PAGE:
After its encounter with Jupiter, Pioneer 10 continued its journey, eventually becoming the first manmade object to achieve escape velocity from the solar system. This groundbreaking mission demonstrated the feasibility of interplanetary travel far beyond Mars and paved the way for future outer planets missions. Pioneer 10’s success marked a significant leap for interstellar exploration, showing that even the vast distances of space could not deter humanity’s quest for knowledge.[3]

7 Viking 1: The Unsung Hero of Mars Exploration

Viking First Views of Mars

Before the Mars rovers started hogging the headlines, a plucky pioneer named Viking 1 was making history. Launched on August 20, 1975, this audacious spacecraft was the first to land on the Red Planet and beam back clear images to an eager world.

After a nail-biting 10-month journey, Viking 1 touched down in Chryse Planitia, a smooth plain on Mars. But it didn’t start posing for photos right away. The first month was spent scouting the perfect landing sites.

Once it had found its feet, Viking 1 started snapping, capturing the first panoramic views of Mars’s surface. Over six years, it sent back over 1,400 images and analyzed the Martian soil and atmosphere. While it didn’t find ET, its groundbreaking mission paved the way for the Mars exploration we see today.[4]

6 Giotto: The Comet Chaser

The Coolest Space Mission You May Have Never Heard Of

In 1986, the European Space Agency (ESA) launched a daring mission to encounter a famous visitor to our inner solar system—Halley’s Comet. While Halley’s Comet had been observed from Earth throughout history, no spacecraft had ever studied it up close. The Giotto probe, equipped with cameras, instruments, and a dust shield, was all set to analyze the comet’s nucleus as it passed by.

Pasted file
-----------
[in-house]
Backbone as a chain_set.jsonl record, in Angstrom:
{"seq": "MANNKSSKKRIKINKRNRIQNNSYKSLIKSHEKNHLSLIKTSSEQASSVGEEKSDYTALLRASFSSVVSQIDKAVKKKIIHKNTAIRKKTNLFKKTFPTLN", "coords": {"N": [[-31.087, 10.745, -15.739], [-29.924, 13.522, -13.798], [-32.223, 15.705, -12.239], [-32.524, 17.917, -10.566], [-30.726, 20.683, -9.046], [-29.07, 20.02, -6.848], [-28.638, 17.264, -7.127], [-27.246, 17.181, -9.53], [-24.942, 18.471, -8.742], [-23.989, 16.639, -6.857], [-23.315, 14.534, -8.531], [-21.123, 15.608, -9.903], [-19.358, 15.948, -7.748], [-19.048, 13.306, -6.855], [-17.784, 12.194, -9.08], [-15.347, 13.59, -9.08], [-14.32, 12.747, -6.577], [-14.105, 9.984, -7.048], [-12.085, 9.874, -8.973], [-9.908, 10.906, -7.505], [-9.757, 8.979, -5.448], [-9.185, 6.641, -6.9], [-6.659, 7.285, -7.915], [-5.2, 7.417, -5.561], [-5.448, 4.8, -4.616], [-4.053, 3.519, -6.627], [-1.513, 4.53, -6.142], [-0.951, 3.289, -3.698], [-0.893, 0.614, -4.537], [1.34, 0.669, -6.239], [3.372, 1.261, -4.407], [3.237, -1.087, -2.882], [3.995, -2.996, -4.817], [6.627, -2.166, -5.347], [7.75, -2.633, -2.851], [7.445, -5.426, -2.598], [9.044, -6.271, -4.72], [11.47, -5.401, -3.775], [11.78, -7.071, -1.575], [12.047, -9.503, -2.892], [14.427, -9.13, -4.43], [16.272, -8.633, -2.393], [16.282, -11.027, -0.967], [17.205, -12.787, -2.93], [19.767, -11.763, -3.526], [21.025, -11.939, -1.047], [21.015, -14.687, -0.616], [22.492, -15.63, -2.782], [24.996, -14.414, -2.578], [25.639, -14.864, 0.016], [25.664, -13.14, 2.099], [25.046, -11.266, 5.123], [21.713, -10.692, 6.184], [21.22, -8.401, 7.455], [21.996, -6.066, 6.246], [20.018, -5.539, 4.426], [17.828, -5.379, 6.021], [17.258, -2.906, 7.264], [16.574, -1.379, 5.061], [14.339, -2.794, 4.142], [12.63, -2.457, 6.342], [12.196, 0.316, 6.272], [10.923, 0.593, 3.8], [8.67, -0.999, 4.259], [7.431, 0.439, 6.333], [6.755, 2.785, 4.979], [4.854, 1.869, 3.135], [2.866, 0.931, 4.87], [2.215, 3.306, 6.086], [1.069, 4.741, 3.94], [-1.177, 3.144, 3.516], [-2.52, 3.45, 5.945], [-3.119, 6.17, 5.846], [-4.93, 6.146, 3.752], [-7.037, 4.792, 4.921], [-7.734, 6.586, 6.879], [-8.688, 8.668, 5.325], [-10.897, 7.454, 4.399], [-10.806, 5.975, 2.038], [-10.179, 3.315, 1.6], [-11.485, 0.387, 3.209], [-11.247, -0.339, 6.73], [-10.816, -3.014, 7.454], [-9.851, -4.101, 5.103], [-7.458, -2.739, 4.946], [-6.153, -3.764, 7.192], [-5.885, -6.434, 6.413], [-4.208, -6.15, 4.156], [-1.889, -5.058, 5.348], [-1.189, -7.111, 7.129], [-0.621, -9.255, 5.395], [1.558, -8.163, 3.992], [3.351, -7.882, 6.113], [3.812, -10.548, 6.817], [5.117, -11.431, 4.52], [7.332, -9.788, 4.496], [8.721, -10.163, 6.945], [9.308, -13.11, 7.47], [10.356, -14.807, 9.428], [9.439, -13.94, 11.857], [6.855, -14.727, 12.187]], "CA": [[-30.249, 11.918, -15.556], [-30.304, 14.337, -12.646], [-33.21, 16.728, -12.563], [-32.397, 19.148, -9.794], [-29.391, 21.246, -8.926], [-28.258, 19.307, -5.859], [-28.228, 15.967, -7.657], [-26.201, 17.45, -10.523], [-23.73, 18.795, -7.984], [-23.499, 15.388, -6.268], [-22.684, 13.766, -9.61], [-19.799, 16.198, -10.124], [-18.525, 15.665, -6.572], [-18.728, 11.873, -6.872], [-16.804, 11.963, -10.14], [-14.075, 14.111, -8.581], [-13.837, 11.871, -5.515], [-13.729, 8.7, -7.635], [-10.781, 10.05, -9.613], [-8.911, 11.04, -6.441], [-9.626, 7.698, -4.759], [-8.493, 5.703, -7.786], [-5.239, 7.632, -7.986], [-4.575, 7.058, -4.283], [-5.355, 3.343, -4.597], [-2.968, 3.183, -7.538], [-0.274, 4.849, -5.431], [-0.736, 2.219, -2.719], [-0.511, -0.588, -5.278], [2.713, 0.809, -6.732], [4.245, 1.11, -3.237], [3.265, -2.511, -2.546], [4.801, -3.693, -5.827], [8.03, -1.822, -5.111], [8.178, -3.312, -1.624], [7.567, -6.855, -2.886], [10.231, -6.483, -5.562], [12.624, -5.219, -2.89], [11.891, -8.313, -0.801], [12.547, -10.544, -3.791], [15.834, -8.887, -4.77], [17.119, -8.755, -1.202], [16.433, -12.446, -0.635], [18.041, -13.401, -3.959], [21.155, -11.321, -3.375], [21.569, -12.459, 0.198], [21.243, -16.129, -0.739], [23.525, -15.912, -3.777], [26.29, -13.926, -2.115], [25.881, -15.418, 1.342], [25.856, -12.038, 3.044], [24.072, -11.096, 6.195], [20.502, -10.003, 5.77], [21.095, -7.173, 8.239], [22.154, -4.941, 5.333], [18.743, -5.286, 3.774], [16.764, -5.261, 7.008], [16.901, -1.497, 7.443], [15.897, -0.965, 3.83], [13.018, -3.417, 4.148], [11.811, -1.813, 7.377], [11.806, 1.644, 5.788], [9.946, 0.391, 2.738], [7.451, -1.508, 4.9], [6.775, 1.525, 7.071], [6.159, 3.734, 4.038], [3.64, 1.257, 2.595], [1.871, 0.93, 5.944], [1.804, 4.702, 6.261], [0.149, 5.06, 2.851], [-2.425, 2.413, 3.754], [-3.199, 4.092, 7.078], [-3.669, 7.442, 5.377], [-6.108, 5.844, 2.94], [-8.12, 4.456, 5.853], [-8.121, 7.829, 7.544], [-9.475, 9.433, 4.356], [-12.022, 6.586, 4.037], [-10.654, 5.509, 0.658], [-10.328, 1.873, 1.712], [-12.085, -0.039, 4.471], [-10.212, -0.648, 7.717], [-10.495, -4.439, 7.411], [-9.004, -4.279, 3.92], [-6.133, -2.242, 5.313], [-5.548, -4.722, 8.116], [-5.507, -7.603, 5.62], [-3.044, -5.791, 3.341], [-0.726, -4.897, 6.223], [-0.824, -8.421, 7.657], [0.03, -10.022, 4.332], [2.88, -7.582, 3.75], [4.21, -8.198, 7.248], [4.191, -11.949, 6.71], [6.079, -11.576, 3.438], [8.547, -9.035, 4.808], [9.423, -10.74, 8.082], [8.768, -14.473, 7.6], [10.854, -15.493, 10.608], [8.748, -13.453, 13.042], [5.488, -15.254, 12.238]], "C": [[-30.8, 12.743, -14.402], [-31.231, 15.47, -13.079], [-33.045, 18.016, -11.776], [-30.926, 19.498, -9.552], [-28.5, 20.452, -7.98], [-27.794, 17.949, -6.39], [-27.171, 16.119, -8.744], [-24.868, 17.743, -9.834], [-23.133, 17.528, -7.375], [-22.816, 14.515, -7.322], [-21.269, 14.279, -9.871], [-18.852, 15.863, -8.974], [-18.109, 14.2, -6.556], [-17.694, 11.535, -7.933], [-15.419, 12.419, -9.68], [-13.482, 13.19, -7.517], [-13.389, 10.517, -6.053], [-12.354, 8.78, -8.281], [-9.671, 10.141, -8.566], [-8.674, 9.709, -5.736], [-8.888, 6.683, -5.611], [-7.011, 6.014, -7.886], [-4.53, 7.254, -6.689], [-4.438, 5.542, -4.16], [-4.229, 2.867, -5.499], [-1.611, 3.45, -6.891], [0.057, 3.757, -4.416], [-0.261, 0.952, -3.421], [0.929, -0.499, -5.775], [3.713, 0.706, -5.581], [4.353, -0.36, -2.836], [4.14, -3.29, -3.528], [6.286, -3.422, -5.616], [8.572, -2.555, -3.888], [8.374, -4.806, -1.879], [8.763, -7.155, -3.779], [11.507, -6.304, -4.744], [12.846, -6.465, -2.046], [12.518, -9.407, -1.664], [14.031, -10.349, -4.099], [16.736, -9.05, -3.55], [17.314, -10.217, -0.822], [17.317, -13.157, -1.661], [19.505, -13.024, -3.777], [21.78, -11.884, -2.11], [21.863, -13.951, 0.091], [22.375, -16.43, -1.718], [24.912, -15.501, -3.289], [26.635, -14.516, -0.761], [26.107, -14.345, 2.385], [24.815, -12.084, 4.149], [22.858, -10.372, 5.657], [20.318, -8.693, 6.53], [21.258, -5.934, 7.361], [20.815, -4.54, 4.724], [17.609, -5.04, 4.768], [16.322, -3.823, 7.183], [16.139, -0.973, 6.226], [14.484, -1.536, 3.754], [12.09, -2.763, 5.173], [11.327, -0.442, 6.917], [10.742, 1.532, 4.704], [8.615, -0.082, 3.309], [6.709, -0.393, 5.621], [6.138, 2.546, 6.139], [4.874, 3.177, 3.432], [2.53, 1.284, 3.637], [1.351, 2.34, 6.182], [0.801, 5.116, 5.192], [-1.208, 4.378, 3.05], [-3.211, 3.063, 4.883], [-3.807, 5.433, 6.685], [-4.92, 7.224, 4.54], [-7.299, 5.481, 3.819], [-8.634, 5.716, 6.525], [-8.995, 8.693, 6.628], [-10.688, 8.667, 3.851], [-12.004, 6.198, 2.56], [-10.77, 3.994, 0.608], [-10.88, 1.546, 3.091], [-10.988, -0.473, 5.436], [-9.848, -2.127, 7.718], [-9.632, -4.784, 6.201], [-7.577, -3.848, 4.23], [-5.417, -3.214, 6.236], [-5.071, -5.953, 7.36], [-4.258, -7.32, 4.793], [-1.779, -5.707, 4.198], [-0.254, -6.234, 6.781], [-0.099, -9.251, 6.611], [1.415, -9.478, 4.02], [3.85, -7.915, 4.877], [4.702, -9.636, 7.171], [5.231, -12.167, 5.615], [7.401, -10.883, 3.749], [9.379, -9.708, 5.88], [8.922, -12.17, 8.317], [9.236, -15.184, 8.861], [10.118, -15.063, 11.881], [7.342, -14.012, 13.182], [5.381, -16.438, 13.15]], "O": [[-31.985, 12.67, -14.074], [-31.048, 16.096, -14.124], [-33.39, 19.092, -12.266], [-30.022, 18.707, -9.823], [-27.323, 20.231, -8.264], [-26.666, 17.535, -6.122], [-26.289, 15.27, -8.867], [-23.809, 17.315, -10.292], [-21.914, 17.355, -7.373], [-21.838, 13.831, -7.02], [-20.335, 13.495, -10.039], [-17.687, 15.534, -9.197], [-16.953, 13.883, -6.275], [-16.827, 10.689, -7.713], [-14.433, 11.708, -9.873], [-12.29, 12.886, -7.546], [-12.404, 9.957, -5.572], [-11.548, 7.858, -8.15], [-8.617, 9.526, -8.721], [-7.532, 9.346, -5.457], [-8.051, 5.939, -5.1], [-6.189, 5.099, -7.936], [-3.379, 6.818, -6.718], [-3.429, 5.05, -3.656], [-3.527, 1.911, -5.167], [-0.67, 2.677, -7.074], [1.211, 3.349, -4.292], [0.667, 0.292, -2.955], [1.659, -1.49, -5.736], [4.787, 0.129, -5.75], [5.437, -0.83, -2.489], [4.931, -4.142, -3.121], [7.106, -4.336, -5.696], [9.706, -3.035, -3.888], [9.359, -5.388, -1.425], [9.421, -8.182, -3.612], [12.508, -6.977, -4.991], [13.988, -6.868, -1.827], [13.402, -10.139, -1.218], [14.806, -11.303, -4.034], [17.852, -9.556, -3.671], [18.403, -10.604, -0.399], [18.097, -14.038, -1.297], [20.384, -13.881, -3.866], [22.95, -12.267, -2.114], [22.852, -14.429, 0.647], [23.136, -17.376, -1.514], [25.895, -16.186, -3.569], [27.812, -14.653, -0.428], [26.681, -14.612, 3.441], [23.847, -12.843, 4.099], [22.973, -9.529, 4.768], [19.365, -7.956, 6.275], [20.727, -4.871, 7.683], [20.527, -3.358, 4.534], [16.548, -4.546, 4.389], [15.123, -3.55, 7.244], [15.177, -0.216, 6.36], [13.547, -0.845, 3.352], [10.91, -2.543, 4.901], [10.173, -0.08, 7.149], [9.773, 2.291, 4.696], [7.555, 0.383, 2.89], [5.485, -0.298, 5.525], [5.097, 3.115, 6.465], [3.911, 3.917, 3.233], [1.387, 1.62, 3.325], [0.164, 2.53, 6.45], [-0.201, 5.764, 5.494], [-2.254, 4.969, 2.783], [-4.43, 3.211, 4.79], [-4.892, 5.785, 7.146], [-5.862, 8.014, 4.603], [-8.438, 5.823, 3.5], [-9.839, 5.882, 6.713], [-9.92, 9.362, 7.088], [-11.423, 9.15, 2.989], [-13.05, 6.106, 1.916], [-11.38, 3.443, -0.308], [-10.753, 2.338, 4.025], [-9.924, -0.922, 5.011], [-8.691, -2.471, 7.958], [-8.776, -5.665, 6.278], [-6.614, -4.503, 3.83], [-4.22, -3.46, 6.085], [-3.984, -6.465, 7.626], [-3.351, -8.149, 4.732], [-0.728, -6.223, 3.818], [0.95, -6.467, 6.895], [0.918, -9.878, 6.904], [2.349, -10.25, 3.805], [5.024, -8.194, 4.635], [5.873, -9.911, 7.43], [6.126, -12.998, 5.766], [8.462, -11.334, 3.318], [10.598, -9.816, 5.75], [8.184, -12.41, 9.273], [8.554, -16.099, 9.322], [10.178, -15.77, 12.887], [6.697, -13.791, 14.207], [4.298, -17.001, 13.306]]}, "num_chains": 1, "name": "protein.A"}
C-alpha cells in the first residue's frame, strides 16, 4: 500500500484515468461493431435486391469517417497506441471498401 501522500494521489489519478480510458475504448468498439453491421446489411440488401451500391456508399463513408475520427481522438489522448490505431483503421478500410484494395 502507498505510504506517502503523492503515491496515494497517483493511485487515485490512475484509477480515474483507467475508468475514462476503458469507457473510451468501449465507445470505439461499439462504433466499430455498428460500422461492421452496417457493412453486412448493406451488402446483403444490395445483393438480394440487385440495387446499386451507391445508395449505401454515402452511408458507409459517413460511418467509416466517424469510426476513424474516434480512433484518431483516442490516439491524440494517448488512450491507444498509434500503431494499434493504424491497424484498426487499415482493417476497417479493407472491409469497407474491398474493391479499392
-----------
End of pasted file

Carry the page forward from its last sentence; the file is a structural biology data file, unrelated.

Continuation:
On March 13, 1986, Giotto successfully intercepted Halley’s Comet, coming within a hair-raising 370 miles (596 kilometers) of its nucleus. It captured detailed photos of the comet’s icy heart for the first time and measured the composition and mass of ejected material. Giotto also observed cometary jet activity as Halley’s comet spewed dust and gas while warming in its approach to the Sun.

Despite being damaged by dust particle impacts during its daring flyby, Giotto survived its close comet encounter. It transmitted invaluable data back to Earth, giving scientists their first intimate look at a comet. As the first spacecraft to visit a comet, Giotto proved we could study these time capsules of the early solar system up close. Its success paved the way for future comet-chasing missions like Deep Space 1 and Stardust.[5]

5 Ulysses: The Solar Polar Explorer

NASA Mission Update: ULYSSES

In 1990, the joint NASA-ESA Ulysses mission embarked on a daring journey to the uncharted territories of our Sun’s poles. While the Sun’s equatorial region had been studied, its poles remained a mystery. Ulysses, equipped with an array of scientific instruments, was set to change that.

After launching, Ulysses set off on a unique trajectory to reach higher solar latitudes. In 1994, the intrepid spacecraft flew over the Sun’s north pole for the first time. Over six years, Ulysses made three orbits of the Sun, analyzing its polar magnetic fields, solar wind speeds, and cosmic rays.

Before Ulysses, solar scientists could only study the Sun’s equatorial region visible from Earth. Ulysses provided a complete picture of the Sun’s environment in three dimensions. Its observations led to new discoveries about how the Sun’s magnetic field influences our planet and the entire solar system. As a pioneering solar polar mission, Ulysses fundamentally changed our understanding of the Sun and its dynamic influence.[6]

4 NEAR Shoemaker: The Asteroid Whisperer

The Spacecraft That Wasn’t Designed To Land, But Did

In 1996, NASA launched the NEAR Shoemaker mission, a daring venture that would make history by becoming the first spacecraft to orbit and land on an asteroid. The target was 433 Eros, a large, enigmatic near-Earth asteroid. Scientists hoped that by examining Eros up close, they could uncover clues about the origins of asteroids.